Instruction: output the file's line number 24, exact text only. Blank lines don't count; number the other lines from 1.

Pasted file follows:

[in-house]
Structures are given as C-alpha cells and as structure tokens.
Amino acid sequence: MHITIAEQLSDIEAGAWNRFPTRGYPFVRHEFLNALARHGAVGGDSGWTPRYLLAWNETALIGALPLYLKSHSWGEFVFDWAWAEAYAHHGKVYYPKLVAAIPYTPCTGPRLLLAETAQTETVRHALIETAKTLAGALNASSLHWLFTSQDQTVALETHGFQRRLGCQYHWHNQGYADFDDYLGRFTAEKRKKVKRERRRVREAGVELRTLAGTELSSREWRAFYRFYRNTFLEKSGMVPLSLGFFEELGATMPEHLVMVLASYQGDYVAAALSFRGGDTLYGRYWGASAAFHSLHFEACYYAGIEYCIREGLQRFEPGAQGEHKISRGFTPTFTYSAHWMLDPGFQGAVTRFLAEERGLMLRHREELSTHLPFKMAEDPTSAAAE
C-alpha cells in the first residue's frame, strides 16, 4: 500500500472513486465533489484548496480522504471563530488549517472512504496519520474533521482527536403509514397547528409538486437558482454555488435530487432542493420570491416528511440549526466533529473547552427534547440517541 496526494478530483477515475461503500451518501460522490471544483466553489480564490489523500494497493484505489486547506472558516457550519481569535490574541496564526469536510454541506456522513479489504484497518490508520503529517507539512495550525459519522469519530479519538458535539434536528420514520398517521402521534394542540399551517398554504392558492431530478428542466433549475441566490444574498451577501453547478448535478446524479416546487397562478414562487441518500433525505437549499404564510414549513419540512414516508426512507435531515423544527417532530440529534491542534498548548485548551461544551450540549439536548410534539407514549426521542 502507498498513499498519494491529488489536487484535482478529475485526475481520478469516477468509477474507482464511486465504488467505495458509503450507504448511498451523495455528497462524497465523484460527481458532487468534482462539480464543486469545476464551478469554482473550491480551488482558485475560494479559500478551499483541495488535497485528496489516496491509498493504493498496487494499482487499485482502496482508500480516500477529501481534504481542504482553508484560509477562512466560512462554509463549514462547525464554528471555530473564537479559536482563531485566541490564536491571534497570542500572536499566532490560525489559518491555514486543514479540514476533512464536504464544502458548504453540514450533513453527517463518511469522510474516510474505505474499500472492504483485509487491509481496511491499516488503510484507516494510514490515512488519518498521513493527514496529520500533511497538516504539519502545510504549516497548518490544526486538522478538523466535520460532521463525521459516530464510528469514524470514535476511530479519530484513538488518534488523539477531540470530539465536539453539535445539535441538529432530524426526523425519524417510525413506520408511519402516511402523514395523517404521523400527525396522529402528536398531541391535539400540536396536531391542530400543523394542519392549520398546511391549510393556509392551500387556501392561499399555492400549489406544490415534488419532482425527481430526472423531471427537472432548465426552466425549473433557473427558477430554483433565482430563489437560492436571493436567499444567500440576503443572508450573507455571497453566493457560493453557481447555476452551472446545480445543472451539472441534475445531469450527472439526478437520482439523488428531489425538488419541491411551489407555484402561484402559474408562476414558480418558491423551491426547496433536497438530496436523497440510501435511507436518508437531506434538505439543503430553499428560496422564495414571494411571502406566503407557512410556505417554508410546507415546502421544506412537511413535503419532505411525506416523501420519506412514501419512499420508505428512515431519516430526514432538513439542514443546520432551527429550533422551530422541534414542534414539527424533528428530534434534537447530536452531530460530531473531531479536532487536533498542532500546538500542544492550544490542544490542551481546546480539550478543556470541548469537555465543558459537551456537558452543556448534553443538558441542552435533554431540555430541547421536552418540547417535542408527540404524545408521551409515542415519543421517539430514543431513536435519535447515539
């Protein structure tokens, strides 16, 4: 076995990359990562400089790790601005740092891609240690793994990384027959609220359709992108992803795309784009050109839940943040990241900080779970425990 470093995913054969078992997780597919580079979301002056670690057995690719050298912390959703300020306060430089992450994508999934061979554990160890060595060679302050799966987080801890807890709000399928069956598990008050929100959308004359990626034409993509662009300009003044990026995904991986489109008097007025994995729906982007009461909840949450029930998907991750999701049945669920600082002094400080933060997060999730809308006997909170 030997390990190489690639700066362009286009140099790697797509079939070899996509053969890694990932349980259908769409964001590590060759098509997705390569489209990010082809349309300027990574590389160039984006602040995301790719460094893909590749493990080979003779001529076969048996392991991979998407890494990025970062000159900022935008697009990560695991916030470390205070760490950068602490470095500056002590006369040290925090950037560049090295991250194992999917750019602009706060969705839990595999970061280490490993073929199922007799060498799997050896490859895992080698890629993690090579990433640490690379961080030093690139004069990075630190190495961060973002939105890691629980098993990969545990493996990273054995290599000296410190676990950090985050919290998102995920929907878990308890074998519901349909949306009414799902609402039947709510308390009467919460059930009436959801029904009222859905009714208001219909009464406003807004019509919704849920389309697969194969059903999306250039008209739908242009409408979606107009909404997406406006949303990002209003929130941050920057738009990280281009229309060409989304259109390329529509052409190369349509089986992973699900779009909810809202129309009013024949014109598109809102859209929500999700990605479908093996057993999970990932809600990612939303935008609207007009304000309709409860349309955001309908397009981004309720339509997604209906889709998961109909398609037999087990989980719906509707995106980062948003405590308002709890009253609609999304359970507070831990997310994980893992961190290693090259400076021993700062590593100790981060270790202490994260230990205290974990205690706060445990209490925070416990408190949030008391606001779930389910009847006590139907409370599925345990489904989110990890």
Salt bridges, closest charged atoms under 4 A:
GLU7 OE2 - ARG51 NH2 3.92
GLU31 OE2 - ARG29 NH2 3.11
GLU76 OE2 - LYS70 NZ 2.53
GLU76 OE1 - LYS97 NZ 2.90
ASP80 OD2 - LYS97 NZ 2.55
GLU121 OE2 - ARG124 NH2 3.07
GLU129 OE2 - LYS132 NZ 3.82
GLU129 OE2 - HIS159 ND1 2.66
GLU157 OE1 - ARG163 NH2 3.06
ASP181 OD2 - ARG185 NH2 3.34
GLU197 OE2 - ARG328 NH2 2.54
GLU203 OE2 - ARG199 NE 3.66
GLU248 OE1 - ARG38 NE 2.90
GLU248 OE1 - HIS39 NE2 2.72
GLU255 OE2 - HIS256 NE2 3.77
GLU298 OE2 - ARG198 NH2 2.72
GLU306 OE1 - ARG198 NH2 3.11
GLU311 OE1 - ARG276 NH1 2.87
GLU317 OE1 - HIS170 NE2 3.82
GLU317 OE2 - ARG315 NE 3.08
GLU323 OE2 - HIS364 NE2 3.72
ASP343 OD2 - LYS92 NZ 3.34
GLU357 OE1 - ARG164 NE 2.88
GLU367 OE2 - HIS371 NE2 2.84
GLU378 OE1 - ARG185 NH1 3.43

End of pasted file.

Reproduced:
GLU311 OE1 - ARG276 NH1 2.87